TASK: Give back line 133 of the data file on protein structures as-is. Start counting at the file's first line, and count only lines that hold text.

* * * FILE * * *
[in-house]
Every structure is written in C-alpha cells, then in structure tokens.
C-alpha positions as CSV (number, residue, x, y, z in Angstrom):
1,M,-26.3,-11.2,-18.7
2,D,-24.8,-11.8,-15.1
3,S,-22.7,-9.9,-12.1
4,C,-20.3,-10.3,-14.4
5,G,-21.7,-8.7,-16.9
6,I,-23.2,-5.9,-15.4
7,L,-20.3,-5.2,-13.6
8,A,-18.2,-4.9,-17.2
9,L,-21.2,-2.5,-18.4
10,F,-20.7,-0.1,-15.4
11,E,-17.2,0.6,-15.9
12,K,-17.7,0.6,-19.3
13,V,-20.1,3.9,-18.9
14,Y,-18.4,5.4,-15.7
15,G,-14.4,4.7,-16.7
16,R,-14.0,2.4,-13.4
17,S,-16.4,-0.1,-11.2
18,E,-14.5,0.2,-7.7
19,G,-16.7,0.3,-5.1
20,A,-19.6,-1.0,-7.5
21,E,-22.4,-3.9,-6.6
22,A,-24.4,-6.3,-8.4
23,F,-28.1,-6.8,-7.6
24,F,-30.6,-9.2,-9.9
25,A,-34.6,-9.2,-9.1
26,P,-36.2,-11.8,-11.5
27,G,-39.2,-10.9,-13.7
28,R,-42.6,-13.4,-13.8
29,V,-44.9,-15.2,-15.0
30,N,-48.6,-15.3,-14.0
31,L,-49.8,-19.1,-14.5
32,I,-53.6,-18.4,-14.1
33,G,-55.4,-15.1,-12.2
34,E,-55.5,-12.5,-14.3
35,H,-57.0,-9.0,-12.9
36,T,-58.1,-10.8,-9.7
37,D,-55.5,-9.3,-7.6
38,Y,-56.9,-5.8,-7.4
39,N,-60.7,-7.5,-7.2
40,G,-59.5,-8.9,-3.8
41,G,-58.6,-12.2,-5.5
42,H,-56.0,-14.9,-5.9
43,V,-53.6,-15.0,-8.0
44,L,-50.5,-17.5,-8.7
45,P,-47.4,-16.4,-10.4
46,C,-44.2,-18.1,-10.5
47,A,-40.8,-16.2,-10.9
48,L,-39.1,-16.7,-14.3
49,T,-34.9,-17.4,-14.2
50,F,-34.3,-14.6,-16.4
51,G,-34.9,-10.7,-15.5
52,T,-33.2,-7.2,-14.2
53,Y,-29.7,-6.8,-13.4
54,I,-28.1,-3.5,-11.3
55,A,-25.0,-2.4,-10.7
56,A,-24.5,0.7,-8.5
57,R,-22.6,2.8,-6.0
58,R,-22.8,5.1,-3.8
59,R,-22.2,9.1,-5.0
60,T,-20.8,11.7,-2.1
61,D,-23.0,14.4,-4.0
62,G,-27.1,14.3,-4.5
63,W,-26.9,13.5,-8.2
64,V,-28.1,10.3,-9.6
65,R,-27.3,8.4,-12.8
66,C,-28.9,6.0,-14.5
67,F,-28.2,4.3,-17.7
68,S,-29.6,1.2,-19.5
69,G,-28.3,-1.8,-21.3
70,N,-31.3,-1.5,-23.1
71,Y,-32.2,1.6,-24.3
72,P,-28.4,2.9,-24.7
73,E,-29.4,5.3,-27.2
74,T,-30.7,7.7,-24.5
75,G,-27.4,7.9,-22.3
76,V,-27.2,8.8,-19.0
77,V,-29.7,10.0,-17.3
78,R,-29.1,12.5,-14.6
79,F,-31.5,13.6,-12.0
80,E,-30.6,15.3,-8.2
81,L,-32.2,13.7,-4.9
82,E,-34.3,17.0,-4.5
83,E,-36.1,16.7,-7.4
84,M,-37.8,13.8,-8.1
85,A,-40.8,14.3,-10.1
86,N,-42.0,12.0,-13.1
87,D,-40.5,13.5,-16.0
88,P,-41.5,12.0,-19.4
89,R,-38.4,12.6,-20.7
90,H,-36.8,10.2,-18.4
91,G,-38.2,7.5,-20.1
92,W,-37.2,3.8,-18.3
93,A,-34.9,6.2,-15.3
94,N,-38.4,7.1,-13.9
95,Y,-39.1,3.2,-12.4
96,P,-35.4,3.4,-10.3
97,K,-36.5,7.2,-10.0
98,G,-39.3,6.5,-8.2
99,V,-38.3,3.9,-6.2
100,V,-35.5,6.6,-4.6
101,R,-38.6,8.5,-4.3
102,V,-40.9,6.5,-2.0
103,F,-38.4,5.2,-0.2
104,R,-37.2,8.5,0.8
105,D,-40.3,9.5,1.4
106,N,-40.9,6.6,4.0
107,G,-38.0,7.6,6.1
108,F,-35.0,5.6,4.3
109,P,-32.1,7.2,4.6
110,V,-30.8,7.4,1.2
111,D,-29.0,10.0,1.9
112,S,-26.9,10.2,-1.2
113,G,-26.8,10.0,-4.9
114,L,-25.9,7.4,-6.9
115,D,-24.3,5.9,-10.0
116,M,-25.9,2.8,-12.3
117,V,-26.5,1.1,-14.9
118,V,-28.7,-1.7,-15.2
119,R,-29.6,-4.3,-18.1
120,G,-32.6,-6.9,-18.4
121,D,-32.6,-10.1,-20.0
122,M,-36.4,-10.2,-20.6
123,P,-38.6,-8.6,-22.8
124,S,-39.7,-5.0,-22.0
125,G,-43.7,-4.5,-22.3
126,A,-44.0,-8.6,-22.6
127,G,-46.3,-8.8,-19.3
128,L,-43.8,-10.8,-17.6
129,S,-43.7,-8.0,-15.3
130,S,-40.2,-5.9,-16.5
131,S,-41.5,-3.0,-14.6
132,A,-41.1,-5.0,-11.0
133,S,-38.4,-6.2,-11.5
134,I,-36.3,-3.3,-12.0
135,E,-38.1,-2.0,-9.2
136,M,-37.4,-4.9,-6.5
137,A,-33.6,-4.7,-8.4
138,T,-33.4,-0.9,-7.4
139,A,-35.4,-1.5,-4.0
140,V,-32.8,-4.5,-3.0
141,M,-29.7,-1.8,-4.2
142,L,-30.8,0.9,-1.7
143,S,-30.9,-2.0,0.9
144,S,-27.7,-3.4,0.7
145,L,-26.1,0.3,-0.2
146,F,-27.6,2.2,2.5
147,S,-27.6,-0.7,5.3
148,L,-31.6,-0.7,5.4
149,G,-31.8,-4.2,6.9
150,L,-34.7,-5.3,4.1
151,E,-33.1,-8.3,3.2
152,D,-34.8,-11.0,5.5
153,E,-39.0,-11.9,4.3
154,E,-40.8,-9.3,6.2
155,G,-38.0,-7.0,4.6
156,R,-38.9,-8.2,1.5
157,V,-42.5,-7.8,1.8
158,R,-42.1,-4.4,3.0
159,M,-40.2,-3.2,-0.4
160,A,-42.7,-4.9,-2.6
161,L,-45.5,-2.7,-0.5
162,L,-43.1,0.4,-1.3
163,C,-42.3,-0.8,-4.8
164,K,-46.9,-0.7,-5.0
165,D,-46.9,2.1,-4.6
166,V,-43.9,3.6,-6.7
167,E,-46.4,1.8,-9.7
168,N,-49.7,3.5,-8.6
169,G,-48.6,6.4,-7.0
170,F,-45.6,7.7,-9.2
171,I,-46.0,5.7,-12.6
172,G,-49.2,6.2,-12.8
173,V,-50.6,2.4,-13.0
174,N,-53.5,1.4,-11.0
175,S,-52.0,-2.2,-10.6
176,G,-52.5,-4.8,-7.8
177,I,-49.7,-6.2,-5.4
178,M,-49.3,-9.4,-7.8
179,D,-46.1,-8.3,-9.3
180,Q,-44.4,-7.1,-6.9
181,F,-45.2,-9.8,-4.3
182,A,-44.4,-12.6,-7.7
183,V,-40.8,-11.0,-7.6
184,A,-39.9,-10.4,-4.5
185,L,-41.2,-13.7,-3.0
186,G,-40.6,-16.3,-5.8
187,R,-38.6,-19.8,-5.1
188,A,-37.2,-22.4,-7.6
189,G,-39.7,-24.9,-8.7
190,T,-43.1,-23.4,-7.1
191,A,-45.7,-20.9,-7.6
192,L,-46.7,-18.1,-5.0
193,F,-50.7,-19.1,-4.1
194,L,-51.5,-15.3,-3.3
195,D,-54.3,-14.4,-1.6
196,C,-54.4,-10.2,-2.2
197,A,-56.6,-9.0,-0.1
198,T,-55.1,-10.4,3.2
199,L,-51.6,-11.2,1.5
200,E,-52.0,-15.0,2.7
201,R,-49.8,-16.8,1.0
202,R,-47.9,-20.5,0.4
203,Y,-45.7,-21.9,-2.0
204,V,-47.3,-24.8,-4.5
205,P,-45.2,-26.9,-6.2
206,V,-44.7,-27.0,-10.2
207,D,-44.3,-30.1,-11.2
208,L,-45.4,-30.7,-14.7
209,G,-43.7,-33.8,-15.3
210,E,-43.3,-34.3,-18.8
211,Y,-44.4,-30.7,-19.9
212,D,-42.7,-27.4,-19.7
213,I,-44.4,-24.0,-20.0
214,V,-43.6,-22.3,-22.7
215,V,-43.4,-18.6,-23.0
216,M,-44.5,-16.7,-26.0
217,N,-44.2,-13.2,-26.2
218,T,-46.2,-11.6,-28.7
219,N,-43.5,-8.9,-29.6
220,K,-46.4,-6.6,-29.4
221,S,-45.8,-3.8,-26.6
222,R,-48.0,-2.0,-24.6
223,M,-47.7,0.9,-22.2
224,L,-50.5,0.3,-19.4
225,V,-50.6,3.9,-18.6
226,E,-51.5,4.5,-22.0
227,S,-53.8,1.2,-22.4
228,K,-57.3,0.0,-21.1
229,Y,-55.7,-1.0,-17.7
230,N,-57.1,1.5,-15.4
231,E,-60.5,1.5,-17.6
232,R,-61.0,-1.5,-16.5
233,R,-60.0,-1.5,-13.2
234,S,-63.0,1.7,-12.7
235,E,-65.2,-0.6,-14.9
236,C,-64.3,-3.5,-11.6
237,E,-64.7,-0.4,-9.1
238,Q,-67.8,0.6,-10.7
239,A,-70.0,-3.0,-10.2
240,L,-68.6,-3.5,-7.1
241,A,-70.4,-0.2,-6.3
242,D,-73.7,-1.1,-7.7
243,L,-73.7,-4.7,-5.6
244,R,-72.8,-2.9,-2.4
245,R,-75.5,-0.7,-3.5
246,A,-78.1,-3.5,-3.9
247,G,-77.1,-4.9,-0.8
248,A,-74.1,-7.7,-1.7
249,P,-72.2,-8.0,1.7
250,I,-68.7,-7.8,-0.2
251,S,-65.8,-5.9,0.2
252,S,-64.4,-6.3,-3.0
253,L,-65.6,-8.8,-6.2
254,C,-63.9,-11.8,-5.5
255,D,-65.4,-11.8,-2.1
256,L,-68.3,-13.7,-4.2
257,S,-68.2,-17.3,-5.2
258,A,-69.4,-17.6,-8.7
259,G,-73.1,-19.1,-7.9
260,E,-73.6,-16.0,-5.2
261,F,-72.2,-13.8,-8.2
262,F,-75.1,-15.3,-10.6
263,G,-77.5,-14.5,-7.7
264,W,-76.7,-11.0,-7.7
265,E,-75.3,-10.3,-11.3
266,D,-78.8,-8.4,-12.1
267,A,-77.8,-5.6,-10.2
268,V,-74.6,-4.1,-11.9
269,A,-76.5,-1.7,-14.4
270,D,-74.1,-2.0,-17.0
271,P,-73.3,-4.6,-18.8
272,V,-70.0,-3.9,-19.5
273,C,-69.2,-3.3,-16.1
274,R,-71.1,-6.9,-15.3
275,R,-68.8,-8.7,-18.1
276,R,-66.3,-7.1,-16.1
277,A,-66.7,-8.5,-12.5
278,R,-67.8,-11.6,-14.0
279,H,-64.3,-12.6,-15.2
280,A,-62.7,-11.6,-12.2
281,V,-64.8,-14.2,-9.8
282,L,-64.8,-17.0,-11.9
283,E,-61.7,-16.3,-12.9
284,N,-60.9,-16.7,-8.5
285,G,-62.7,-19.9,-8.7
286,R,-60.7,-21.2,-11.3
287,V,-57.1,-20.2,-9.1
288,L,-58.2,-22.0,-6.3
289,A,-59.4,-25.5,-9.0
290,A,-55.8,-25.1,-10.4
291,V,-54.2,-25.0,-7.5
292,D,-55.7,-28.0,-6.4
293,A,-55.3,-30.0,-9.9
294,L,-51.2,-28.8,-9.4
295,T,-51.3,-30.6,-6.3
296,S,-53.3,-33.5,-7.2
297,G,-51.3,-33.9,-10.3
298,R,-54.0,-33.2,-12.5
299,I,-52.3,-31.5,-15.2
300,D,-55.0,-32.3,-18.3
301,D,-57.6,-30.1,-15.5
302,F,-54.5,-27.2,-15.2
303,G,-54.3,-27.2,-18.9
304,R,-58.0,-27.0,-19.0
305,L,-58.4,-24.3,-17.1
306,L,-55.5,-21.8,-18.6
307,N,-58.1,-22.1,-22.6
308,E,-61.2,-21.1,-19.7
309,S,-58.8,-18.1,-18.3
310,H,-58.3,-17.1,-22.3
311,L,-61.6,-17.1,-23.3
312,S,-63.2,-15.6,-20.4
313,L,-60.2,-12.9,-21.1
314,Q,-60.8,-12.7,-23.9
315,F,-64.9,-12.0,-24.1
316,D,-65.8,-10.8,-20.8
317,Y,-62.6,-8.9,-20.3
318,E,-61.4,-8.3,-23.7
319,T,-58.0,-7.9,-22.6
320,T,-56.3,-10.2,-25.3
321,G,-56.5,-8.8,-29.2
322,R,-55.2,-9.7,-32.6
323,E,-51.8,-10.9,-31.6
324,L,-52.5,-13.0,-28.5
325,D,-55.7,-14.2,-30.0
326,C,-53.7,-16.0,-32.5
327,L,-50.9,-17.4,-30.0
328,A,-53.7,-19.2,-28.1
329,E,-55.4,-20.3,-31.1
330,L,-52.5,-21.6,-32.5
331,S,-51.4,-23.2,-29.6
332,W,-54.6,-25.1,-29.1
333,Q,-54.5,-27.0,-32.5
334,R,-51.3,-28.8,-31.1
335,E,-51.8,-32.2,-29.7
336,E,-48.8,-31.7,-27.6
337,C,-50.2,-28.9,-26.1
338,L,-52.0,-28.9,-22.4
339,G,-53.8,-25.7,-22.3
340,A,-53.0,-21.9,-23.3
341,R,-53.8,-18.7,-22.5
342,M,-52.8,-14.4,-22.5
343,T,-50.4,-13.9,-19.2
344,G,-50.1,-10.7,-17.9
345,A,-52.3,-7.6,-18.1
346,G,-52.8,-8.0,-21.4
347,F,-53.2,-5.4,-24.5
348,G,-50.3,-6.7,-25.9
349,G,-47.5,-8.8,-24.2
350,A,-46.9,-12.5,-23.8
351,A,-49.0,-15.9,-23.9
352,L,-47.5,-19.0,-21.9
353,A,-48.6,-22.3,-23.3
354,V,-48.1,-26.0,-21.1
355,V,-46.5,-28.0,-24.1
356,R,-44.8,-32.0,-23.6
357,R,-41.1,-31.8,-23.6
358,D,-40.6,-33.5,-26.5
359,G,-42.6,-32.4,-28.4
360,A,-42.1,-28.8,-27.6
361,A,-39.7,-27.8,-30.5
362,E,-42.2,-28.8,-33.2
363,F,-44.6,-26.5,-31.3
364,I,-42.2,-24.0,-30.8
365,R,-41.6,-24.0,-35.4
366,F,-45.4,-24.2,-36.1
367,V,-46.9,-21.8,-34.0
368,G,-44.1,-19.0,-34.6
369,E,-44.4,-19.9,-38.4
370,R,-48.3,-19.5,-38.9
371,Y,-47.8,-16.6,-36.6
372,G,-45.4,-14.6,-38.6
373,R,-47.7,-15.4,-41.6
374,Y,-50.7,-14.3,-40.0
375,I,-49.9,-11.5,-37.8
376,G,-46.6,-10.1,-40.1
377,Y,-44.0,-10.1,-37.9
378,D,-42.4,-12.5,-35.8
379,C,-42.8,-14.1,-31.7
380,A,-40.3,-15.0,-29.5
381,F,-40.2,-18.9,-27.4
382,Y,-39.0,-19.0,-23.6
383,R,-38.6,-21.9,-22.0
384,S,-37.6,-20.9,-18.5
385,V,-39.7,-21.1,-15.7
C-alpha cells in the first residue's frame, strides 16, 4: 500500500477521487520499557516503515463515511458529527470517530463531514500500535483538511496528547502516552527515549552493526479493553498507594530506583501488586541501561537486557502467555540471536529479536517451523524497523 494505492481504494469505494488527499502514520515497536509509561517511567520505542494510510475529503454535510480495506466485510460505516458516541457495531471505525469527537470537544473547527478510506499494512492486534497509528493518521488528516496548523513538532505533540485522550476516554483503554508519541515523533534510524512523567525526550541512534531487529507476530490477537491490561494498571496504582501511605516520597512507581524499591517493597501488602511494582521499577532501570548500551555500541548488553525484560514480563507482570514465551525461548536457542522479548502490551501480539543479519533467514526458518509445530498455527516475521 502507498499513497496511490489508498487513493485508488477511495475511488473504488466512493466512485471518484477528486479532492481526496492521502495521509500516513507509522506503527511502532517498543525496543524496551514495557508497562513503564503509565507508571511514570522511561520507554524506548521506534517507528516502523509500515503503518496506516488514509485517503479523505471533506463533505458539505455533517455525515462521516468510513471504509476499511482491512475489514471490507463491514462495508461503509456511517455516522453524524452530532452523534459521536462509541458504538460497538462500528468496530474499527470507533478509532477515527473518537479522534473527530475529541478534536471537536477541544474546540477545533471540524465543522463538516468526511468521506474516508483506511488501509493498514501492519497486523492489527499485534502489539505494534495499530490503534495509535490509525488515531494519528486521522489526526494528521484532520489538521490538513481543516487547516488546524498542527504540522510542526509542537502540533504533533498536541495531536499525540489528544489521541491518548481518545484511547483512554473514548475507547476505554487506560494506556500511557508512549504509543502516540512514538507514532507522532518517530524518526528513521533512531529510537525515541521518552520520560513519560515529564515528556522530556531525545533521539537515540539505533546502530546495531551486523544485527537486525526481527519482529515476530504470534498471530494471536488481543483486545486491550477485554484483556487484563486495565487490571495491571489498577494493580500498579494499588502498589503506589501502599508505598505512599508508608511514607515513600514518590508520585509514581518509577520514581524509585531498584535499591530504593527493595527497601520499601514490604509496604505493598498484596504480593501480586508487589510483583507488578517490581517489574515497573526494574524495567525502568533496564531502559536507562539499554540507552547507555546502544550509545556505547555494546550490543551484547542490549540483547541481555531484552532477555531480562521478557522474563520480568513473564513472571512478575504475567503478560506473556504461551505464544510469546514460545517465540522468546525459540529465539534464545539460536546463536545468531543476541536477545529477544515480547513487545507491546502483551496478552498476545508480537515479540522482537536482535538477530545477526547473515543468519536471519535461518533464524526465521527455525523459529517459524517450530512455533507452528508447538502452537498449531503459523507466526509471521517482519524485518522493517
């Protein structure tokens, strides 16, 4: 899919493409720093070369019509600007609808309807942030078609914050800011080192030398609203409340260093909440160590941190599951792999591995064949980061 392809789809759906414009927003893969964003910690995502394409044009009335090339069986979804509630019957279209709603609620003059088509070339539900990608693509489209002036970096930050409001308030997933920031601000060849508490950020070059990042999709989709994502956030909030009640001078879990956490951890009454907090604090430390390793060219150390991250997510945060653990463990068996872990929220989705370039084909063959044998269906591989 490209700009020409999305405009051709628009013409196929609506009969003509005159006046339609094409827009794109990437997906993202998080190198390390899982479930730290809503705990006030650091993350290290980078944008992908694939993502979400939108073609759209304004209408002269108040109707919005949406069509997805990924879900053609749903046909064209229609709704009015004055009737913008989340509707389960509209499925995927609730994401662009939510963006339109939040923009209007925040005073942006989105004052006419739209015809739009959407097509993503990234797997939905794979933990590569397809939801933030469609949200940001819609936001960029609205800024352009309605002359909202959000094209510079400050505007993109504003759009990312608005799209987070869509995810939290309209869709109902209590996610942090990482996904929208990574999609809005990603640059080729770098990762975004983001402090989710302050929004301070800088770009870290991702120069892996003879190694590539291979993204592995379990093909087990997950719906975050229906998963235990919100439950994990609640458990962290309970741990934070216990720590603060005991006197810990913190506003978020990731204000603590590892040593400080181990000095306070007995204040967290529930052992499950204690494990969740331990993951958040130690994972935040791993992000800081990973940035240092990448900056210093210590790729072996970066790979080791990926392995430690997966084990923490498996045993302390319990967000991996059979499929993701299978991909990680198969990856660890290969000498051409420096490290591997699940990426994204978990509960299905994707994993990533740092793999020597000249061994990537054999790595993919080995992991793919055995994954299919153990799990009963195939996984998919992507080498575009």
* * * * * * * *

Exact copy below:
130,S,-40.2,-5.9,-16.5